The standard strongly promotes daylighting. It requires a minimum skylight area and daylighting controls on large open spaces, such as big box retail and warehouses. It also requires a minimum “effective aperture” for glazing in offices and schools, which can be met by either higher VT products or increasing glazing area, Culp says. “They also keep the prescriptive glazing area limit at 40 percent, partially in recognition of the benefits of glazing for daylighting,” he says. “This is the opposite of the battle we have been fighting at ASHRAE 90.1, which is trying to reduce the glazing limit to 30 percent under the false impression that ‘windows are really just a bad wall’ when you mistakenly only look at R-value.”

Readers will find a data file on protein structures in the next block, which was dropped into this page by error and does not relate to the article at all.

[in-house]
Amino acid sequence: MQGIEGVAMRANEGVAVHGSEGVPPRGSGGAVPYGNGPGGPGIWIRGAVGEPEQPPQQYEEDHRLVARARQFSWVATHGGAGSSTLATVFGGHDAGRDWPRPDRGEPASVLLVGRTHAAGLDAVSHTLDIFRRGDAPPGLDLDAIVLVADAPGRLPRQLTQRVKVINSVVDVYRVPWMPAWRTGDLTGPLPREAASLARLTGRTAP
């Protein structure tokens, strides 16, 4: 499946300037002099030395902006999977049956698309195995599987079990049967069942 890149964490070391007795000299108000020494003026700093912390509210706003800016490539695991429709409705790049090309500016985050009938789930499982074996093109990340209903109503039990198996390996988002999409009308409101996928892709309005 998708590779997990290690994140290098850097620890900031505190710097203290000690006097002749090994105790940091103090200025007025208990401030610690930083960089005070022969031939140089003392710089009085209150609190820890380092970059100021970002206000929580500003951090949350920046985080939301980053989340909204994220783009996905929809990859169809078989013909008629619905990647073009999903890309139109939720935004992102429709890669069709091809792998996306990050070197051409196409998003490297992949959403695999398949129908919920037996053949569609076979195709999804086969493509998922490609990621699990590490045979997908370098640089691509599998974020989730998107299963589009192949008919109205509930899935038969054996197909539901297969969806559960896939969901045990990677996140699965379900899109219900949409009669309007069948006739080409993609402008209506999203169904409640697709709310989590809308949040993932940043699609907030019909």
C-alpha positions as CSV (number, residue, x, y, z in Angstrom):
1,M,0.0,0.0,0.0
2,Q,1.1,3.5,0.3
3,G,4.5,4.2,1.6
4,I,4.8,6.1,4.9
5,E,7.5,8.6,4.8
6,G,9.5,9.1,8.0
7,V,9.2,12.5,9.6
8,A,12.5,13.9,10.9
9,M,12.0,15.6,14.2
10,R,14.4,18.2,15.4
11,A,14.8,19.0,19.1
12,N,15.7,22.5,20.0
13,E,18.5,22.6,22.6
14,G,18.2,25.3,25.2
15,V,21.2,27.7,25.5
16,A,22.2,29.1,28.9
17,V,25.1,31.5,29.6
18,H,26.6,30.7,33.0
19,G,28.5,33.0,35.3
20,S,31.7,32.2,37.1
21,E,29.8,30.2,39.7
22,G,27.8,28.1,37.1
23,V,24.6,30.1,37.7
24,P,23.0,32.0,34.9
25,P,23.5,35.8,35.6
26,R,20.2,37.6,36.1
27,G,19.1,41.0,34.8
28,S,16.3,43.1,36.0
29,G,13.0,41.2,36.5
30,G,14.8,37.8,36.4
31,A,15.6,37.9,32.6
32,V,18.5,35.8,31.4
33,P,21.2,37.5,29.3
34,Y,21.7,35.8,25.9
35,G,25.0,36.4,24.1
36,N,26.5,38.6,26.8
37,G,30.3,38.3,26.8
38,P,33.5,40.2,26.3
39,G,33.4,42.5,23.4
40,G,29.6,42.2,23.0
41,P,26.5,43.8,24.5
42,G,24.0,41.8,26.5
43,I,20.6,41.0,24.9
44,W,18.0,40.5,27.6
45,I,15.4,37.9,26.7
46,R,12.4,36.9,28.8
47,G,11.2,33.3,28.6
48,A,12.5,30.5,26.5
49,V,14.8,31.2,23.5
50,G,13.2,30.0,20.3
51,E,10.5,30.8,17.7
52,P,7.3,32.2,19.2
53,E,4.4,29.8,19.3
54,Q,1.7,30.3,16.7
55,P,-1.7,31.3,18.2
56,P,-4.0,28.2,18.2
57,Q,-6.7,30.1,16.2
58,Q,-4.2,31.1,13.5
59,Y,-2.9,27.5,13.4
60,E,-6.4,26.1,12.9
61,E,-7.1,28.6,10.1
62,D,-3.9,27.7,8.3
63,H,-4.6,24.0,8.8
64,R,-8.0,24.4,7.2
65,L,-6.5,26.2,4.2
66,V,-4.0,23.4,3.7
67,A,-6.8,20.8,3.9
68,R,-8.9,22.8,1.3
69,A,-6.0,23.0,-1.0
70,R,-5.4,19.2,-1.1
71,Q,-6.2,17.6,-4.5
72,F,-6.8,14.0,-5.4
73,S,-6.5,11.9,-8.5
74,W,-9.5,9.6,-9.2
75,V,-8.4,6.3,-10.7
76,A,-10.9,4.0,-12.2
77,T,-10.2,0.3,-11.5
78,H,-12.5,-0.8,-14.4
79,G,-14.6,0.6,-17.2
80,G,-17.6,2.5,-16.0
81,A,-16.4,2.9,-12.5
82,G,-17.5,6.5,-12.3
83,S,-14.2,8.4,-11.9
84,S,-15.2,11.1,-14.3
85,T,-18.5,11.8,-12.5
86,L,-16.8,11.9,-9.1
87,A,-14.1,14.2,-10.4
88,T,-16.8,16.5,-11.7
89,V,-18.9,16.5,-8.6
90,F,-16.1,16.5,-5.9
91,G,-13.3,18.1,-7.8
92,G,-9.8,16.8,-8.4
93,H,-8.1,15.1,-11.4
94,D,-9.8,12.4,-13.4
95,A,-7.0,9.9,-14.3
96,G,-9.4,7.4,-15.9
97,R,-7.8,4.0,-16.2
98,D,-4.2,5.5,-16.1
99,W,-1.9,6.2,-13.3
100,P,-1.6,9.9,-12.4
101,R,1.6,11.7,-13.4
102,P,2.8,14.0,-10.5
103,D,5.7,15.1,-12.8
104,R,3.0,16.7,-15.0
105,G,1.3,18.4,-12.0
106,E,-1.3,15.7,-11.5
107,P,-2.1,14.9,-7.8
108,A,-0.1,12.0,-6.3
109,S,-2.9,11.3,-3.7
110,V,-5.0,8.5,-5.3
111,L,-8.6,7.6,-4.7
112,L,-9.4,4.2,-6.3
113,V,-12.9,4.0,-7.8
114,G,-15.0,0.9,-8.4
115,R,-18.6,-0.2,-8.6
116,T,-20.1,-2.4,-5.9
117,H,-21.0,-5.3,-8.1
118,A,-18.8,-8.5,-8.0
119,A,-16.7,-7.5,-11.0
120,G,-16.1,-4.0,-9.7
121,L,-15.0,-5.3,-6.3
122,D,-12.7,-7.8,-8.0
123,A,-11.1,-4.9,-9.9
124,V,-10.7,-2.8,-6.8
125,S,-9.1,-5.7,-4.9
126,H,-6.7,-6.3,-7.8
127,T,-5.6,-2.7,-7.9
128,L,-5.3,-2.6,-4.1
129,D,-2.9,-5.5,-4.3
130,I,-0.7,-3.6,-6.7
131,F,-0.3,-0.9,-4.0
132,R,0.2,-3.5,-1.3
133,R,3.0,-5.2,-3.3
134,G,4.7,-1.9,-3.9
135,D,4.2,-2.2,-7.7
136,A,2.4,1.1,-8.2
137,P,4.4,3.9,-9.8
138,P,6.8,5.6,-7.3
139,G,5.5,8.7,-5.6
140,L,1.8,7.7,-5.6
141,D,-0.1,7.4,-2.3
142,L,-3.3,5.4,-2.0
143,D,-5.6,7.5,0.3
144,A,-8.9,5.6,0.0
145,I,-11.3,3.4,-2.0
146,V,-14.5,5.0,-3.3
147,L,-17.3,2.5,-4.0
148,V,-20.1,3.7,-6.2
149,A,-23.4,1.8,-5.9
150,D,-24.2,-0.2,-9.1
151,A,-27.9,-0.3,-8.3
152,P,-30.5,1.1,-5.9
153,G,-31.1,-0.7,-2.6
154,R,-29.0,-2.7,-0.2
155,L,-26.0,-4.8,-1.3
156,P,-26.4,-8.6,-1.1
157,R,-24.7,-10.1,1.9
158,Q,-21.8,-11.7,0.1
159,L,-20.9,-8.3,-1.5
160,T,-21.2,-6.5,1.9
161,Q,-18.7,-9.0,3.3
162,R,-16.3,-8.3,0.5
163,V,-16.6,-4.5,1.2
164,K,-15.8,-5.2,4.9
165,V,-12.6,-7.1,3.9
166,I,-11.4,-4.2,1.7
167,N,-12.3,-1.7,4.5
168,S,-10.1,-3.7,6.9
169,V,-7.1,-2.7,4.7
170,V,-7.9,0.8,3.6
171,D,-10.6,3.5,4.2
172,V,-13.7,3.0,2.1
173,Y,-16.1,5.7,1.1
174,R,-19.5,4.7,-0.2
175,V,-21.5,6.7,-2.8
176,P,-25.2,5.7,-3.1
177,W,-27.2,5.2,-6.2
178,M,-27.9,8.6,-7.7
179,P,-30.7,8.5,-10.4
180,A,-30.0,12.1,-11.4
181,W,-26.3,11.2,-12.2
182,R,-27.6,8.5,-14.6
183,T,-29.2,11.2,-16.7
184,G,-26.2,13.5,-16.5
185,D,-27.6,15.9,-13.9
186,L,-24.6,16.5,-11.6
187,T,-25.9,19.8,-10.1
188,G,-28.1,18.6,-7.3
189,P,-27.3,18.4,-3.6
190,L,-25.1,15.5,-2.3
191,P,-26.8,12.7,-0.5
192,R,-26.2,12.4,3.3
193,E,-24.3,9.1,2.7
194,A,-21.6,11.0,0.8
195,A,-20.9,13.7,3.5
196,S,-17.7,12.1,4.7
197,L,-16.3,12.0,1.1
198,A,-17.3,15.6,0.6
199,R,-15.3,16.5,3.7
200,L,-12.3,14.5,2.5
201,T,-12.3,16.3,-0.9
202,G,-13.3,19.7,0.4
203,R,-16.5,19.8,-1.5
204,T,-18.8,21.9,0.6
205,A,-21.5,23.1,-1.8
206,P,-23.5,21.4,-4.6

The standard takes a more direct and rational approach to fenestration standards than does ASHRAE 90.1, Farrar says. “For example, it avoids arbitrary minimums for the light-to-solar-gain ratio, emphasizing instead building design such as shading projections on the west, east and south exposures. Also, it keeps the maximum window-to-wall ratio at 40 percent, while ASHRAE 90.1 would reduce it to 30 percent.”

“Although I may not agree with every requirement and I do not think ASHRAE 189.1 should be the norm for every building, I view it as a good step forward for green standards,” Culp says. “It is ‘tough but fair’ for a high-performance standard.”